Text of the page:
While there is scant evidence around the dangers of microdosing, one doctor told Healthline that the practice might not work for people who have anxiety. 

Also, there have been some reports that people who have microdosed psilocybin mushrooms have reported abdominal issues. 

Still, danger and mystery shroud this practice, and its deleterious effects may not be known for some time.  

“The definition of a microdose is that you don’t notice the subjective effect, but that doesn’t mean it’s not having any effect on you‬. We don’t know what the risks in the long term might be,” James Rucker told the BBC.

Microdosing every day or every few days can be dangerous. Even in minuscule amounts, psychedelics can cause users to build tolerance over time. That tolerance manifests as your body grows used to the effects of the drug and needs more to experience the effects of a previous dose.

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When people become dependent on certain drugs, their bodies become used to them. Without their preferred substance, they experience withdrawal symptoms. That dependence can bloom into addiction, where the doses are no longer “micro” but recreational. 

Psychedelics or hallucinogens are no different. 

Over time, the body requires the drug to function. Psychedelics don’t usually cause a physical addiction the way other drugs do, but they can still cause psychological addiction.

Since microdosing is meant to improve your awareness and creativity, it is easy to become addicted to that sensation and want to continue to experience it. Microdosing most likely shouldn’t be done repeatedly over a long period. 

Otherwise, there is a likelihood that those doses can grow larger, leaving you susceptible to a number of short and long-term effects associated with these drugs. 

Short and Long-Term Effects of Hallucinogens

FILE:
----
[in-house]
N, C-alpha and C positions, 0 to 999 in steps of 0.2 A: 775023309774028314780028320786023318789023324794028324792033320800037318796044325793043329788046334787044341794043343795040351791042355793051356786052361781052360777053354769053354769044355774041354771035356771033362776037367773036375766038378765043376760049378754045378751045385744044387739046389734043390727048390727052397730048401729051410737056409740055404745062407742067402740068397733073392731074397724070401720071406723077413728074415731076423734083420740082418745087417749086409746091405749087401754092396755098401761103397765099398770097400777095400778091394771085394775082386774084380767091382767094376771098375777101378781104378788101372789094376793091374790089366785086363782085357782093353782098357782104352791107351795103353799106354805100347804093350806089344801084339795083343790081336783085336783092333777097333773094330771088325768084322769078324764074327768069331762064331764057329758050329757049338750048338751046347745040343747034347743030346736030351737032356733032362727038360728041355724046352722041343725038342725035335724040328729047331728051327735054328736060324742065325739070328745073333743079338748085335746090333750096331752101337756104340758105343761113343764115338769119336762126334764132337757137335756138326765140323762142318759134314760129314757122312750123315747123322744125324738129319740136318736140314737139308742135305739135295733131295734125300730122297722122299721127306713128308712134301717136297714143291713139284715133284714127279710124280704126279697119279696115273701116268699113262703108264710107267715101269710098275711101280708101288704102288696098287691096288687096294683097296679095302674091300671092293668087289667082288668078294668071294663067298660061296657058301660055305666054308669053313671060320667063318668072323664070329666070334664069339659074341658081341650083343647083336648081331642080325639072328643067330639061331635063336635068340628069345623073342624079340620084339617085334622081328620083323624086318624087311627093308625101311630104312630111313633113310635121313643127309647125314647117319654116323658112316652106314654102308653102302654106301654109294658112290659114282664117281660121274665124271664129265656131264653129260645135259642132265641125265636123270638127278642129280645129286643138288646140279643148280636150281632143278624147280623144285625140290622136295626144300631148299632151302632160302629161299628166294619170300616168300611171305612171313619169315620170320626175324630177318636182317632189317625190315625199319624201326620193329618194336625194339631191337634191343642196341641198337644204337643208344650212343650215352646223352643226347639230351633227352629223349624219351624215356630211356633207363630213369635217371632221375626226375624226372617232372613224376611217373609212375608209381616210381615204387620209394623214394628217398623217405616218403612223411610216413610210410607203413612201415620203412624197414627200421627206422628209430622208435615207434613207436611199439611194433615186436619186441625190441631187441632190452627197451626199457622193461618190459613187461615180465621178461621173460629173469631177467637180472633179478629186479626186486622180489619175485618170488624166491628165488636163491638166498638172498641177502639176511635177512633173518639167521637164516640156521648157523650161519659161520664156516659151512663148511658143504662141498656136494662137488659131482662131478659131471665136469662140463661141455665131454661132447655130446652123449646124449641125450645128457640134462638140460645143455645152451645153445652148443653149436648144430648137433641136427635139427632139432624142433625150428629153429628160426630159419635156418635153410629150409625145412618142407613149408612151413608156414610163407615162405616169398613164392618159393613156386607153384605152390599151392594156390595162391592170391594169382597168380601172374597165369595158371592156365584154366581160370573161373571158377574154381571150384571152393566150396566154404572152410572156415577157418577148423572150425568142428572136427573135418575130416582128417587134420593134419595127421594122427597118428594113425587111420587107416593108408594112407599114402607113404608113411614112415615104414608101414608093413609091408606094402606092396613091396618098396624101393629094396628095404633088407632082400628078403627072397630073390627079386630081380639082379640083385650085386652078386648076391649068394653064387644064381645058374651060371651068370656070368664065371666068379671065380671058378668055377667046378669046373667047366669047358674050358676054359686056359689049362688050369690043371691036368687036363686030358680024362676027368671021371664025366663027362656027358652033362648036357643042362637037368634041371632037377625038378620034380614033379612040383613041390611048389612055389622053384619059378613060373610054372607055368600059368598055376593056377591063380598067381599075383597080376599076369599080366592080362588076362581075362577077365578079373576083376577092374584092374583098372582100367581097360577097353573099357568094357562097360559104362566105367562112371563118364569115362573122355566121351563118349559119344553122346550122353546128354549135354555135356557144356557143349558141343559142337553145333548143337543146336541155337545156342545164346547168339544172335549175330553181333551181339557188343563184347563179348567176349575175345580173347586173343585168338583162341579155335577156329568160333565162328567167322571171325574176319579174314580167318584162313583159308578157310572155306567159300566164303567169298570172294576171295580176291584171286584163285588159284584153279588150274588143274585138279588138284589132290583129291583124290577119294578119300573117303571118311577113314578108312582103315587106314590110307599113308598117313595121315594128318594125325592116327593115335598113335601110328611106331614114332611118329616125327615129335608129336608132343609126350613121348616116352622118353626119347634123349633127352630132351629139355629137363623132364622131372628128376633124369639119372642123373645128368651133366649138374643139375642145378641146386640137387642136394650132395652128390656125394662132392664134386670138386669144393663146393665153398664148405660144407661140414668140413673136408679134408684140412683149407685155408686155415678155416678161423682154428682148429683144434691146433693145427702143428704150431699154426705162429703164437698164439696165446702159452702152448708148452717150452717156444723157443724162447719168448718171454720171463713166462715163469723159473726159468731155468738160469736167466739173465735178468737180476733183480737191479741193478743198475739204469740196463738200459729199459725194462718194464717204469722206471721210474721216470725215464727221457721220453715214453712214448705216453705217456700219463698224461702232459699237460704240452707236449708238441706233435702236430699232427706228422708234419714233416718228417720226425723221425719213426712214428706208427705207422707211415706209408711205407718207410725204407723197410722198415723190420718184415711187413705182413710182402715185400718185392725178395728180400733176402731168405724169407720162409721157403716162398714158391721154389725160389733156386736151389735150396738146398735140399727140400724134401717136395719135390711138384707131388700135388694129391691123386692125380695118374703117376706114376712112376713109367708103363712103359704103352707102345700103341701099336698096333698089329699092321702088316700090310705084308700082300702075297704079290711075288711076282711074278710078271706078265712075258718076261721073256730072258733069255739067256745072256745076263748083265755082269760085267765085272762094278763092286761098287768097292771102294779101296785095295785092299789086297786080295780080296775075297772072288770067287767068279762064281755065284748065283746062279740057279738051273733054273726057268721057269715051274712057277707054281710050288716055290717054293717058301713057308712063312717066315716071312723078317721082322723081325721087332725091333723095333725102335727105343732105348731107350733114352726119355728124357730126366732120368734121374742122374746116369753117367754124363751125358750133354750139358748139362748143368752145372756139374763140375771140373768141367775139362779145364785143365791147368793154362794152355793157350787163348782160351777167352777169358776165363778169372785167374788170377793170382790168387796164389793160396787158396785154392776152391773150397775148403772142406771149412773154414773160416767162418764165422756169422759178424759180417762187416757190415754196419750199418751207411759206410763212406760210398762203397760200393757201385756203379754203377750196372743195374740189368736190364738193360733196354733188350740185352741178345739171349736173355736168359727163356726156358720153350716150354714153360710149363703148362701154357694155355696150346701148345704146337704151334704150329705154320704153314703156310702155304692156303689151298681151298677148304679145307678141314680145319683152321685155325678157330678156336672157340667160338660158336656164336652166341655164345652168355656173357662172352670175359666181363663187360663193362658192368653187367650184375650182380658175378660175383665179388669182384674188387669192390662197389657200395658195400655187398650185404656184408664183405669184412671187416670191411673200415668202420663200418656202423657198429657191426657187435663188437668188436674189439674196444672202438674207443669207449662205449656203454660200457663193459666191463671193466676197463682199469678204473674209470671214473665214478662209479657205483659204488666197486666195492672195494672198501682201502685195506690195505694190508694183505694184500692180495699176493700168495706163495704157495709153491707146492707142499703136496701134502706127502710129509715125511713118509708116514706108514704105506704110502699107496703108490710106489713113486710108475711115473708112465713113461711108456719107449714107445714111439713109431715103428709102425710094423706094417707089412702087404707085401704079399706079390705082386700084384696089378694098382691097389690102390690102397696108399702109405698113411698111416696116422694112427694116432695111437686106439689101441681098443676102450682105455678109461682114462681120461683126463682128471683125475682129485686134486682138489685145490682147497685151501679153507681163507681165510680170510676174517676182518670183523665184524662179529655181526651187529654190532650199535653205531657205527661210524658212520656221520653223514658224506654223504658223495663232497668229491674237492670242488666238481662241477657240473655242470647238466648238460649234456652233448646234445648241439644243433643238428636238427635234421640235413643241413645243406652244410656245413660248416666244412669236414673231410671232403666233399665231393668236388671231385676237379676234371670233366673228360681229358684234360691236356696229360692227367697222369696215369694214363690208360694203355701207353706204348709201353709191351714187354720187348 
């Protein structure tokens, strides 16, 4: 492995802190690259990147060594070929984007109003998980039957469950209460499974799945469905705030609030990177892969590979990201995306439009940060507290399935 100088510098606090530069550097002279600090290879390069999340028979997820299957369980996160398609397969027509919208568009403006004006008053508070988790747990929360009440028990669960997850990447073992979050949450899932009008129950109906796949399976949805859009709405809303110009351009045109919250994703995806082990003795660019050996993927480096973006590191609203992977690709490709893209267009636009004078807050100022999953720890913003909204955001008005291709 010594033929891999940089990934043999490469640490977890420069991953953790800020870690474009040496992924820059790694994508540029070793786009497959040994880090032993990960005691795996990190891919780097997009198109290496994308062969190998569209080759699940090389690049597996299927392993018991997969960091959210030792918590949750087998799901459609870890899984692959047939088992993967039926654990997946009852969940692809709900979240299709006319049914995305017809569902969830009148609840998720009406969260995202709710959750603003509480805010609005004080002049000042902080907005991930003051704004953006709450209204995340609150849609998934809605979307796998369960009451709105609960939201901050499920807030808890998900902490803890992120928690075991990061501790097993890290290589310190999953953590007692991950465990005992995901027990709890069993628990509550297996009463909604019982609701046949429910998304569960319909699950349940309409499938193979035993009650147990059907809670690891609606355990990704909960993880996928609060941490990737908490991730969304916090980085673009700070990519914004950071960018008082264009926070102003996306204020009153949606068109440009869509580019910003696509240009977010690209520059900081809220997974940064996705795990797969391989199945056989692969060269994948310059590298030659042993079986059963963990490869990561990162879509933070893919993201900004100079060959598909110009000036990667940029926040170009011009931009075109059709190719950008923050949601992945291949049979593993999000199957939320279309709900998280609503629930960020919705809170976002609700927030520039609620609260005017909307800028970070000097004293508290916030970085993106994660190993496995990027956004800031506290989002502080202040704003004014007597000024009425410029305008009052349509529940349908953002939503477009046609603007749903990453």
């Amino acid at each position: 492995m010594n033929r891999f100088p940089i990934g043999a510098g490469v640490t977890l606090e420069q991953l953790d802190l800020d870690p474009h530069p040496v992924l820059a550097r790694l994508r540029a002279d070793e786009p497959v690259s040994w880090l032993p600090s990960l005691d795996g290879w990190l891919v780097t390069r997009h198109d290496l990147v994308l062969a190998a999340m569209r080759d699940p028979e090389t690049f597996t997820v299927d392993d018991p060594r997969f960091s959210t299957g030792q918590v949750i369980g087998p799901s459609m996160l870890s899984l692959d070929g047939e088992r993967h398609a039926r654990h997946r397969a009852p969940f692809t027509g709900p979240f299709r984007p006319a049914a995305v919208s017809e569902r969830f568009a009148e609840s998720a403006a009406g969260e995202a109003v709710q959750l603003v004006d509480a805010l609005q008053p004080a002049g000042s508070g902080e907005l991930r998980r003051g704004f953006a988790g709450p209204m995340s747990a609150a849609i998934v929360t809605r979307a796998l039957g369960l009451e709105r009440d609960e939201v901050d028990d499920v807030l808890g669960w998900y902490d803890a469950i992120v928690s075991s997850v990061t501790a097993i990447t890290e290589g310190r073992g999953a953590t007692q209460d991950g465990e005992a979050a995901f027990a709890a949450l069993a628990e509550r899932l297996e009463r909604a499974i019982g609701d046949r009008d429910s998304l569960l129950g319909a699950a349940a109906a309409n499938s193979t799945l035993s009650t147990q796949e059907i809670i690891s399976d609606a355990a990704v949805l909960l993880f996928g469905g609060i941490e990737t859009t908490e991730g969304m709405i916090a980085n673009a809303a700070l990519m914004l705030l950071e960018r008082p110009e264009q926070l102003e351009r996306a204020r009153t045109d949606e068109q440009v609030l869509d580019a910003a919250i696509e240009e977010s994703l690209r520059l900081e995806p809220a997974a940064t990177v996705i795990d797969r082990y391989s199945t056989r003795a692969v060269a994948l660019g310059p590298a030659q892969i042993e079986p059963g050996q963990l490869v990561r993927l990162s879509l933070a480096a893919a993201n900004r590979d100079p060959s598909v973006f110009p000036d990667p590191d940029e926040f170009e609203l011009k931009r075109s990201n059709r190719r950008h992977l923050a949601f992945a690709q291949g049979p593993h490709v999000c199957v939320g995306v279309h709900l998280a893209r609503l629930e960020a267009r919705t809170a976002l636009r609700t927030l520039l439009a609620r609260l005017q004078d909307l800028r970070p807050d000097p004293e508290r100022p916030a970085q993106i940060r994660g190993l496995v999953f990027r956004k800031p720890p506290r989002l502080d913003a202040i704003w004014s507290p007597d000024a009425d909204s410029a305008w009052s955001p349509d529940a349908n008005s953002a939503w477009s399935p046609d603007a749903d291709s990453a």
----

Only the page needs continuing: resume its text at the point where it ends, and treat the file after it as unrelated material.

The National Institute on Drug Abuse (NIDA) states that along with hallucinations, the short-term physical and psychological effects of hallucinogenic substances like LSD, mushrooms, DMT, and peyote include: 

  • Increased heart rate
  • Changes in your sense of time (for example, the feeling that time is passing by slowly)
  • Nausea
  • Intense feelings and sensory experiences (such as seeing brighter colors)
  • Psychosis—disordered thinking detached from reality
  • Heightened blood pressure, breathing rate, or body temperature
  • Loss of appetite
  • Feelings of relaxation
  • Uncoordinated movements
  • Excessive sweating
  • Dry mouth
  • Insomnia or sleep problems
  • Spiritual experiences
  • Panic
  • Paranoia—extreme and unreasonable distrust of others
  • Bizarre behaviors

Though rare, the long-term effects associated with these drugs can include:

  • Persistent psychosis symptoms such as disorganized thinking, paranoia, changes in mood, and visual disturbances. 
  • Hallucinogen Persisting Perception Disorder (HPDD) includes recurring hallucinations or other visual disturbances that occur without warning days or years after use.  

Are You Microdosing?

Though microdosing is illegal in many parts of the world, there are still people who are using psychedelic drugs at the microdose level to see if they can experience the benefits. 

If you’re microdosing and you’ve found that you want to stop, but can’t, you may need to reach out for help from an addiction specialist. Without knowing the long-term negative effects that can occur, it’s best to stop microdosing and try healthier alternatives.

Sources

Healthline. (n.d.). The 14 Best Nootropics and Smart Drugs Reviewed. Retrieved from from https://www.healthline.com/nutrition/nootropics#section10

Healthline. (n.d.). Microdosing: Benefits and Risks. Retrieved from from https://www.healthline.com/health-news/the-benefits-risks-with-microdosing#8

Magazine, B. D. (2018, May 03). Everything You Need to Know About Microdosing's Micromoment. Retrieved from from https://www.thecut.com/2018/05/microdosing-guide-and-explainer.html

McCracken, D. (2019, February 17). Study of Microdosing Psychedelics Finds Mixed Bag of Effects. Retrieved from from https://psychcentral.com/news/2019/02/16/study-of-microdosing-psychedelics-finds-mixed-bag-of-effects/142983.html

Microdosing reduces depression and mind wandering but increases neuroticism, according to first-of-its-kind study. (2019, February 14). Retrieved from from https://www.psypost.org/2019/02/microdosing-reduces-depression-and-mind-wandering-but-increases-neuroticism-according-to-first-of-its-kind-study-53131

National Institute on Drug Abuse. (n.d.). Hallucinogens. Retrieved from from https://www.drugabuse.gov/publications/drugfacts/hallucinogens

Nye, C. (2017, April 10). Microdosing: The people taking LSD with their breakfast. Retrieved from from https://www.bbc.com/news/health-39516345

Smith, P. (2019, June 10). Why Microdosing MDMA Is A Bad Idea. Retrieved from from https://thethirdwave.co/microdosing-mdma/#_ftn1

Weiss, H. (2019, March 05). A New Chapter in the Science of Psychedelic Microdosing. Retrieved from from https://www.theatlantic.com/health/archive/2019/03/psychedelic-microdosing-depression-anxiety/584119/